Les Lilas, and women everywhere, are under attack

In France, women’s health and autonomy are under attack. When Francois Hollande ran for office, he made great promises. He promised that the maternity hospital “Les Lilas,” would not close down after having been the target of the conservative financial restructuration. Now he’s backtracking, and women’s reproductive rights are likely to be compromised.

The maternity hospital “Les Lilas” is located in a diverse area in the North of Paris. Les Lilas was built in 1964 with the feminist agenda to serve women’s needs. A privately run not-for-profit hospital, Les Lilas serves and participates in the public health care system. Les Lilas has historically been the symbol of women’s struggles for reproductive rights.

Today, the team of medical staff offers, with equal enthusiasm, obstetrical, gynecololical and abortion services to all women regardless of their social status or ethnicity. Their approach is integrative, making women’s needs and desire a priority. The feminist and militant aspect of the care they deliver departs from the current trend of cutting public services, including health care.

During the Sarkozy years the idea of profitability was extended to medical care. This was new for the French health care system. Sarkozy’s administration introduced a tariff arrangement that relegated care behind accounting. Now, President Hollande, having forgotten promises to save Les Lilas, has submitted the hospital to the same neoliberal profit motive.

Les Lilas needed funds for necessary renovations. These renovations were delayed making the hospital more dependent on credit for financing. Then, a tariff system was implemented devaluating abortion, which is a great part of its activity. Basically, the tariff devalued all health care services offered to women. This conjunction of devaluations typifies how women’s lives are undervalued in general.

Then, more regulations came to unfairly impose medical services upon Les Lilas, which forced the maternity hospital to invest money it did not have. These measures increased the hospital’s debt.

Across France, these conditionalities have forced many maternities to regroup, turning hospitals into “usines a bébés,” or baby factories.

When Les Lilas first needed some renovations, it had no debt. In fact, it was financially stable and had agreements to secure the future. With a debt forced upon it, the services provided to women are only measured in financial terms. With that shift, the hospital loses value.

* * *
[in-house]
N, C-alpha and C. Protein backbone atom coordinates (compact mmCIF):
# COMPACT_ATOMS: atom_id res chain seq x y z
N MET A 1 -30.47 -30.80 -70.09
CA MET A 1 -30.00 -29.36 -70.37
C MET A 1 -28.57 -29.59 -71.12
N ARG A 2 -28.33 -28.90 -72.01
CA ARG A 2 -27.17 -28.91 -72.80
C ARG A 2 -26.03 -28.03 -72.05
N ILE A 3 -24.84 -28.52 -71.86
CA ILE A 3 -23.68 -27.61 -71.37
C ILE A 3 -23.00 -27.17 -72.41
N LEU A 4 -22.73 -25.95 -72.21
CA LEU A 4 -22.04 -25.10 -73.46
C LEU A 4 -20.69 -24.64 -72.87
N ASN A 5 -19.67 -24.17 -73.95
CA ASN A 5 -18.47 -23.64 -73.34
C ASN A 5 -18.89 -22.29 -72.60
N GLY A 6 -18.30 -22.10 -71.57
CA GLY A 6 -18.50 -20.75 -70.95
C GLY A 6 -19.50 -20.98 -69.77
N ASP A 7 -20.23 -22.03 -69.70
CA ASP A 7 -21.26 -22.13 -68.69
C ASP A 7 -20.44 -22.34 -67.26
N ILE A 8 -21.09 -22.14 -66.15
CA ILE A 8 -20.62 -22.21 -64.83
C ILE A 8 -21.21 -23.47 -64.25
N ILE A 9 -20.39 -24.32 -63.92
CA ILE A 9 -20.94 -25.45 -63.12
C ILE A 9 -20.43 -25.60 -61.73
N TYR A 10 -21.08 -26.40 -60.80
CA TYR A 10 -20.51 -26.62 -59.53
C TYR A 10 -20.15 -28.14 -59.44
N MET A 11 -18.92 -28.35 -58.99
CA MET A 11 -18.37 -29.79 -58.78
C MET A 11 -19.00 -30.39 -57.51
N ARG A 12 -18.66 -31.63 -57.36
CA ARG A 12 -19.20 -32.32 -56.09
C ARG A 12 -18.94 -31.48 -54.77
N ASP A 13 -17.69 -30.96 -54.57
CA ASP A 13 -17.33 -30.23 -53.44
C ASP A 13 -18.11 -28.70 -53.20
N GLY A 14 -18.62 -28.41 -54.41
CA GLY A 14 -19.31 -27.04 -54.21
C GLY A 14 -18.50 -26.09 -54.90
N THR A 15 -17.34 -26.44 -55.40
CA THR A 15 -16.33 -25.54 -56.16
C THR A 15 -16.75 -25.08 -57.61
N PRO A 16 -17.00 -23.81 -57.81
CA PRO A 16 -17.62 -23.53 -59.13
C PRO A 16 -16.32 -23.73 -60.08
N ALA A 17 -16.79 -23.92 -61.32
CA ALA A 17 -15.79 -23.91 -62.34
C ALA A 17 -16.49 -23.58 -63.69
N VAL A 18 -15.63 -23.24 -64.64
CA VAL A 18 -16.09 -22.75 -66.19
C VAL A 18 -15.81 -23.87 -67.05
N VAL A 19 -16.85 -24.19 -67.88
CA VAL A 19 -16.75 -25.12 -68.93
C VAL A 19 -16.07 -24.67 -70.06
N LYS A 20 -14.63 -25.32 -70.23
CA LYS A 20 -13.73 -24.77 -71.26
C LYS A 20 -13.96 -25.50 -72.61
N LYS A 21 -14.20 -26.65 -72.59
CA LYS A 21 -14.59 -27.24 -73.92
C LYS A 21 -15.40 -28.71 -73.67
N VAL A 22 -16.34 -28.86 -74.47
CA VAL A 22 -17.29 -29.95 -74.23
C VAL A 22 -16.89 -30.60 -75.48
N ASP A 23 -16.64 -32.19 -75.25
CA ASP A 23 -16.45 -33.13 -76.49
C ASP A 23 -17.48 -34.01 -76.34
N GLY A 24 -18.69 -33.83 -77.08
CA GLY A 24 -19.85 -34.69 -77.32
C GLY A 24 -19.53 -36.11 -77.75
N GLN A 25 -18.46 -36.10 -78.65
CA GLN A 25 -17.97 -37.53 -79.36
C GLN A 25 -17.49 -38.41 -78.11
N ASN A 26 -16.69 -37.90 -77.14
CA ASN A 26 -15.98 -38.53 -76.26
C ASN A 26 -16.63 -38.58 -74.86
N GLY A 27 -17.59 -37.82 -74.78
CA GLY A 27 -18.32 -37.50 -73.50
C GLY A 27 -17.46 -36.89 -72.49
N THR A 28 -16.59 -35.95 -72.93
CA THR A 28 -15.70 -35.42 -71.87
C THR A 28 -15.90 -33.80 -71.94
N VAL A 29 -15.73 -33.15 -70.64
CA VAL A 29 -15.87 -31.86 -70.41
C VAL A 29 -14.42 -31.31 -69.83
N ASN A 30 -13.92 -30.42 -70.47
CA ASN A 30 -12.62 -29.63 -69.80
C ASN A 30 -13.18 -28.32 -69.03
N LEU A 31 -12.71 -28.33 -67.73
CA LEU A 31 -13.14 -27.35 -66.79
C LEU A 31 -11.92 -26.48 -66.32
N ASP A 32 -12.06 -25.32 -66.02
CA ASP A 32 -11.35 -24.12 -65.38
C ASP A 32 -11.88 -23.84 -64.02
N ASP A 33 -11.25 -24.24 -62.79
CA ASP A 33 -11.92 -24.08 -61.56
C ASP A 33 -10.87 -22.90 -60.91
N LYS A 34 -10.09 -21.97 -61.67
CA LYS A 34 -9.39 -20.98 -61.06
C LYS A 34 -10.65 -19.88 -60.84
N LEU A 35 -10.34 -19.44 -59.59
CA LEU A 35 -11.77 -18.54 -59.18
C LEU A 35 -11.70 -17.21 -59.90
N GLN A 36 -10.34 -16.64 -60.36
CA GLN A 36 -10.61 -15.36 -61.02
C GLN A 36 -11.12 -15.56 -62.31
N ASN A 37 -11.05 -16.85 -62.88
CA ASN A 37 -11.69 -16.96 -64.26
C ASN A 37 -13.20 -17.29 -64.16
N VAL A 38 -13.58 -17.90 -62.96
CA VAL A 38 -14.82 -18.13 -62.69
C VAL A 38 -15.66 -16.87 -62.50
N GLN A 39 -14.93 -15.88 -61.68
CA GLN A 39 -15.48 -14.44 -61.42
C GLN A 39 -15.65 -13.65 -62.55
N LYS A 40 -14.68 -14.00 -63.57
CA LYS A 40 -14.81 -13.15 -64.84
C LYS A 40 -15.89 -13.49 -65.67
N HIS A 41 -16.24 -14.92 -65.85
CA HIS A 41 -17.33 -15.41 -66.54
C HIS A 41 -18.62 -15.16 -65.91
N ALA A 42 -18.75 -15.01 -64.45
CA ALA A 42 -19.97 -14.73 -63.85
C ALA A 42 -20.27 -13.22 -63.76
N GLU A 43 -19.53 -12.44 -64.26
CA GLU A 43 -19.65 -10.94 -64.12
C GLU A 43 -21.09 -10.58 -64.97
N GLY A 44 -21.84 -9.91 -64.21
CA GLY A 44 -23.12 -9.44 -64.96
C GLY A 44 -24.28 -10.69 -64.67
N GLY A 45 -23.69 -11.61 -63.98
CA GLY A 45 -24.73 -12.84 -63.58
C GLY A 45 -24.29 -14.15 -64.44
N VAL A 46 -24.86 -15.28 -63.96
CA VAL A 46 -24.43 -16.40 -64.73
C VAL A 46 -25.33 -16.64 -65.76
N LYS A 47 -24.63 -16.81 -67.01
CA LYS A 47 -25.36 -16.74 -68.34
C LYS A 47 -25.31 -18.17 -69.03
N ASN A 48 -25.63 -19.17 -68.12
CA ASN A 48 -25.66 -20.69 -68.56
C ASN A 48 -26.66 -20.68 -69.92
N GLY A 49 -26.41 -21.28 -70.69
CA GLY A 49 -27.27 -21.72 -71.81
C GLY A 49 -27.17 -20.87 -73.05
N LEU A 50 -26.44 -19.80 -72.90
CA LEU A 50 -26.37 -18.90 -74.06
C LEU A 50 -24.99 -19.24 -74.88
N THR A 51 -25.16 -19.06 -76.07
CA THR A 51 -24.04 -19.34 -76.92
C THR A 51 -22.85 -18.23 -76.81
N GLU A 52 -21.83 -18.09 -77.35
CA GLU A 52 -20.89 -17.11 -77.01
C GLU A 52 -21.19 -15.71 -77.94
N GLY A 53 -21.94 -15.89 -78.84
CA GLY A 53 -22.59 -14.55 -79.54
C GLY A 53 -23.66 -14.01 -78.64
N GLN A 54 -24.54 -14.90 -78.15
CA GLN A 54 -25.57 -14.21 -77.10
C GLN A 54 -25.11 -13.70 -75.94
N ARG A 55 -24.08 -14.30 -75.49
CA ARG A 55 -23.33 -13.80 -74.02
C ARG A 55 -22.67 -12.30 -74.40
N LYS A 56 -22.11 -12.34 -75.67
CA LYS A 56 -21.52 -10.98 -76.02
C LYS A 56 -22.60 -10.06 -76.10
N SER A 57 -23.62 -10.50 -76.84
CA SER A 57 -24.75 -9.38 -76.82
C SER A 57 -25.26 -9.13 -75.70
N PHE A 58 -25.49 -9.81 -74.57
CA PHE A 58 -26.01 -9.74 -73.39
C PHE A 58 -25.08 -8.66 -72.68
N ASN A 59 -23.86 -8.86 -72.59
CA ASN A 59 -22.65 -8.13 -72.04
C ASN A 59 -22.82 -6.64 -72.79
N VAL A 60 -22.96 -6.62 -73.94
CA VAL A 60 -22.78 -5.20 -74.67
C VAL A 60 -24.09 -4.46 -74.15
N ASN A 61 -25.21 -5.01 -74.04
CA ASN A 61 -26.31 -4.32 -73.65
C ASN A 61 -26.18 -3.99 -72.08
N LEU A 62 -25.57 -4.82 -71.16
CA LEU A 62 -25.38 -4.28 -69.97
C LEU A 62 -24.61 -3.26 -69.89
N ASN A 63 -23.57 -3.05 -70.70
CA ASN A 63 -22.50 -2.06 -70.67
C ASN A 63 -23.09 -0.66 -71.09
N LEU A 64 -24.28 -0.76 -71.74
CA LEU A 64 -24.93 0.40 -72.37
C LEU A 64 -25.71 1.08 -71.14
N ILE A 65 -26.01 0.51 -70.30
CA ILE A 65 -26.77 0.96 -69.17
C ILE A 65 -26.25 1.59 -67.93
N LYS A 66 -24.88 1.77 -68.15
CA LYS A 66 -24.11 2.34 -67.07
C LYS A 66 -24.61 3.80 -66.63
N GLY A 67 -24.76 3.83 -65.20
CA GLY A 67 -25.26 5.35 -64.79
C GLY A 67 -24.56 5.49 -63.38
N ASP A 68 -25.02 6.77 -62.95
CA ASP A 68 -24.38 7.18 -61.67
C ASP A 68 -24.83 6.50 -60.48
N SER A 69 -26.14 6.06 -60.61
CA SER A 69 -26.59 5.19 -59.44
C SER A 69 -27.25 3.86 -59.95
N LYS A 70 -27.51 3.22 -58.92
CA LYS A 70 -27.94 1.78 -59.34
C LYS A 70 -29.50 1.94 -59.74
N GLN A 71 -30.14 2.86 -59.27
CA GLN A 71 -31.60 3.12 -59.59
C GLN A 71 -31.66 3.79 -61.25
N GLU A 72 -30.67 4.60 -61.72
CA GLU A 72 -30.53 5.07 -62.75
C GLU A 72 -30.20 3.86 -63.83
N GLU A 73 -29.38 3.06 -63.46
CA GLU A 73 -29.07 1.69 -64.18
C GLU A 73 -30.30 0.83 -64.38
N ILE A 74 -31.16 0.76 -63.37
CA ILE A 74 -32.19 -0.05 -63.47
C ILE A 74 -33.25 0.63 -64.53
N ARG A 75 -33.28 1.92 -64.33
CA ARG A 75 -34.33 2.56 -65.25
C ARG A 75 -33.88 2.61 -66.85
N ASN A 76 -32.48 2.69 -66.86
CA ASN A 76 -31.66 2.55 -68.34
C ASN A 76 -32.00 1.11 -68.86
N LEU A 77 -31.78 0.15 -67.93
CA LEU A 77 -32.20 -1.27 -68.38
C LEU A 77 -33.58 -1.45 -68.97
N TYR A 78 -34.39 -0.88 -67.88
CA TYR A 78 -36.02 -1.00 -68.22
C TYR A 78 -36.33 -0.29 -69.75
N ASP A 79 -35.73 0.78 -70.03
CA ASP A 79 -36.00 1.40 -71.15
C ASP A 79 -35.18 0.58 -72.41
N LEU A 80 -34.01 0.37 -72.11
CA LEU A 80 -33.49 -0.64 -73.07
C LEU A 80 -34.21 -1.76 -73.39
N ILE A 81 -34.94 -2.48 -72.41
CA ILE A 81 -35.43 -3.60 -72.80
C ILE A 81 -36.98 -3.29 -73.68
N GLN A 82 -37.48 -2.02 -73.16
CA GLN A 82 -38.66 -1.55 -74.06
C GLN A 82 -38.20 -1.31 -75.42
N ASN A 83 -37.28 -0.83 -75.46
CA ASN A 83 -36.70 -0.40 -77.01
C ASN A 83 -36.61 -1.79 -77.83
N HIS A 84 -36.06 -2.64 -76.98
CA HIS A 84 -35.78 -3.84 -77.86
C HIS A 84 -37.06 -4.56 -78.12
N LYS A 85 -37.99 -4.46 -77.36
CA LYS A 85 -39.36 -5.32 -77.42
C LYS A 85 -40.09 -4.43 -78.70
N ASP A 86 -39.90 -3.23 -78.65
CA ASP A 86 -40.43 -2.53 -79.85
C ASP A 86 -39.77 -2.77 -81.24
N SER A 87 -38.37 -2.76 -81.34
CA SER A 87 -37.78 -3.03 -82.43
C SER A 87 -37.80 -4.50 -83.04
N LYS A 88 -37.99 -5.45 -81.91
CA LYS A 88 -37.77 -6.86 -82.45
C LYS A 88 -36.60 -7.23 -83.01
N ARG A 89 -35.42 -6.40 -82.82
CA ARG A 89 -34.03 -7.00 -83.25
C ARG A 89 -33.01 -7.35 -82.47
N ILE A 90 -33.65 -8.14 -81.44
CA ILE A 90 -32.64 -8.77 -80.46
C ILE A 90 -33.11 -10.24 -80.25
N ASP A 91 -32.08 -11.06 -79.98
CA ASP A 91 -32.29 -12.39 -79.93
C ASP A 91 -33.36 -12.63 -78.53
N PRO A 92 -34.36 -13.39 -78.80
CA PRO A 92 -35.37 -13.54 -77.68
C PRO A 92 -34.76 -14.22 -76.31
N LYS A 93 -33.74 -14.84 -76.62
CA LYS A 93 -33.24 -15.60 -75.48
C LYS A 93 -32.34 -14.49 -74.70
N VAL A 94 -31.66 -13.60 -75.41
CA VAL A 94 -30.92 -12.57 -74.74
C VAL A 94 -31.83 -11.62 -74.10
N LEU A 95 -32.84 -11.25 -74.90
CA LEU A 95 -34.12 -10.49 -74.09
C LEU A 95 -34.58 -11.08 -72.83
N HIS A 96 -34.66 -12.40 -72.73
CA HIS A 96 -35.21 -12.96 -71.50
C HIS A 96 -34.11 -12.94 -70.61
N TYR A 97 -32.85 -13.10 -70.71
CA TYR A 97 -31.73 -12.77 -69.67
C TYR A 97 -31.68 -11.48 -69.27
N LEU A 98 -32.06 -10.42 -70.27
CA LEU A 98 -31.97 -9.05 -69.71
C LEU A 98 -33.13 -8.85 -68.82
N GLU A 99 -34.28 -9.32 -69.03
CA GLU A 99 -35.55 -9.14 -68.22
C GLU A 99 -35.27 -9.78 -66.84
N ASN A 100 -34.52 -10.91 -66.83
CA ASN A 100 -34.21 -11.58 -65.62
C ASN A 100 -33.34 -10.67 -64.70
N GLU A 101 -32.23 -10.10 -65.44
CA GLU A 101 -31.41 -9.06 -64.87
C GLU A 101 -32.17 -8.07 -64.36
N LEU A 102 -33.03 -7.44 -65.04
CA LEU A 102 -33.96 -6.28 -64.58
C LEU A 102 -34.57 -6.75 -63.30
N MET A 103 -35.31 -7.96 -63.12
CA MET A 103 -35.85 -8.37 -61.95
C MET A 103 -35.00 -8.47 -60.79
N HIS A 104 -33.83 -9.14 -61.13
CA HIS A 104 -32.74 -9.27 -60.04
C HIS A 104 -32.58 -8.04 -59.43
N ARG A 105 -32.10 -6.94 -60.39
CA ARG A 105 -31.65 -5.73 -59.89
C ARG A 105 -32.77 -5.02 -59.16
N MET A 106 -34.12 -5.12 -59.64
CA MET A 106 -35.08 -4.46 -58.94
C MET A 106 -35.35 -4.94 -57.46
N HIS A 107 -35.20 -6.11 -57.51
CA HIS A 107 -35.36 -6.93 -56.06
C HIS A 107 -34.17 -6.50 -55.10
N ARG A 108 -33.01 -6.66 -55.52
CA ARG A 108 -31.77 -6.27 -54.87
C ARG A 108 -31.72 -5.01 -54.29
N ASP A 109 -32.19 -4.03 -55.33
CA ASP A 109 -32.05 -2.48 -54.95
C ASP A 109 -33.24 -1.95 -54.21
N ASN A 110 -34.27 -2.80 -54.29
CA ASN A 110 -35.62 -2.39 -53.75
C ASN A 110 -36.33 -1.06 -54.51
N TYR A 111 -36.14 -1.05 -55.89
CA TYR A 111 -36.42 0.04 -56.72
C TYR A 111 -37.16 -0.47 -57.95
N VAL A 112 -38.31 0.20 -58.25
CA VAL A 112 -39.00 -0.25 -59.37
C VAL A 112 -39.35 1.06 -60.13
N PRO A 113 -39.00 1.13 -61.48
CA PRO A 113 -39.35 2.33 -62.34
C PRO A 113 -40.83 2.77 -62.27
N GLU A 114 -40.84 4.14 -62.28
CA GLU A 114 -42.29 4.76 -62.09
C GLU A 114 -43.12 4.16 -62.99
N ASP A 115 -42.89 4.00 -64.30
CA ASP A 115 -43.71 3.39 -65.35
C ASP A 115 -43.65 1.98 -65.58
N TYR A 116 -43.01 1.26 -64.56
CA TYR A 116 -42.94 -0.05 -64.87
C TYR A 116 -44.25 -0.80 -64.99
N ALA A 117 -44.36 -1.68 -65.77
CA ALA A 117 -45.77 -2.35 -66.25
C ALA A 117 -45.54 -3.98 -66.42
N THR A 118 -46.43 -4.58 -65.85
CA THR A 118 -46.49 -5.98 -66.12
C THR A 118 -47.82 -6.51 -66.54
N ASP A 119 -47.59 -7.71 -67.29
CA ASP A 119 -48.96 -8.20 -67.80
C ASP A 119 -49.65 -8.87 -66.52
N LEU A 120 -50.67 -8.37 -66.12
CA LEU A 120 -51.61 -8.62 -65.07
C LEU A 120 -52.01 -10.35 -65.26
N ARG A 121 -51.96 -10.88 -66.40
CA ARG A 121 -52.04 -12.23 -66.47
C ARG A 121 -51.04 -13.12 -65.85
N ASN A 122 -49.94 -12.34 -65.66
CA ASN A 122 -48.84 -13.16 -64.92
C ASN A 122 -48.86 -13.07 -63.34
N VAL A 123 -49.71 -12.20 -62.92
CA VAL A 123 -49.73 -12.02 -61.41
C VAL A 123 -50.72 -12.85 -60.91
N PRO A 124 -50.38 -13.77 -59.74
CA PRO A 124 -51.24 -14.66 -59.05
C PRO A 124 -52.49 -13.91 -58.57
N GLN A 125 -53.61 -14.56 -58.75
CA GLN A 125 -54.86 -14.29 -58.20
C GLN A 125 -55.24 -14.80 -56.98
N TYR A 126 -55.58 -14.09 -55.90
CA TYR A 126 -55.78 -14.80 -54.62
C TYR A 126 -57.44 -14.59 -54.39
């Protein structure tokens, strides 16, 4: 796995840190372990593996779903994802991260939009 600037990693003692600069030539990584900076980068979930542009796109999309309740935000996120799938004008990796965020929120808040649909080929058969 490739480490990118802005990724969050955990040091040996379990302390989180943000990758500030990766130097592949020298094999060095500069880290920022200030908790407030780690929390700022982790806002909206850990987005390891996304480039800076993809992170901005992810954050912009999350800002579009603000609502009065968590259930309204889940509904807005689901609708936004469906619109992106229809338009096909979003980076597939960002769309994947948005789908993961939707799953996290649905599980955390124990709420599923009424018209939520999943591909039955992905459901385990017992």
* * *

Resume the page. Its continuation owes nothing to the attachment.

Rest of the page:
The community, women and men, have joined together to counter this evolution. A collective committee has been formed; the staff of Les Lilas has been active using many media to show what this struggle means. Demonstrations have been organized with the support of many feminist and political groups. The last demonstration gathered 3000 people.

Isabelle Louis, of the French Movement for Family Planning and a member of the collective committee, told me that the negotiations with the regional health authority were difficult. Although the fund for renovations had been promised, the health authority now argues that running a deficit makes the delivery of that fund impossible. They use a new language of neoliberal accounting to confuse negotiations. The people used to be the actors and now they have become the developers. Isabelle Louis remarked how this neoliberal economic language has negated the social. This language talks of indicators of success, progress, and realization to respond to deficit with efficiency. However, this language has no term to analyze the health and well-being of the women who rely on “Les Lilas.”

Isabelle met with socialist Claude Evin, former minister of health and now general director of the regional health agency. He admitted that his obsession is to build more retirement medical homes than maternity hospitals. Of course, retirement facilities, unlike maternity hospitals, are part of a great market open to private investments. Isabelle has found the solution, “Let’s deliver babies in retirement medical centers!”

This tale is exemplary of the massive undertaking of neoliberal ideology on public systems. Women are under attack. In France, the progressive health care system and the reproductive health policies are threatened. France today, the United States yesterday, tomorrow … ? All of us, everywhere, need to pay attention to these signs.


(Photo Credit: La Maternité des Lilas Vivra)

About Brigitte Marti

Brigitte Marti is an organizer researcher who has worked on reproductive rights and women's health initiatives in France and in the European Union and on women prisoners' issues in the United States. She is a member of Women Included, a new transnational feminist collective, that is part of the Women 7, a coalition that advocates for the inclusion of women's rights in the G7.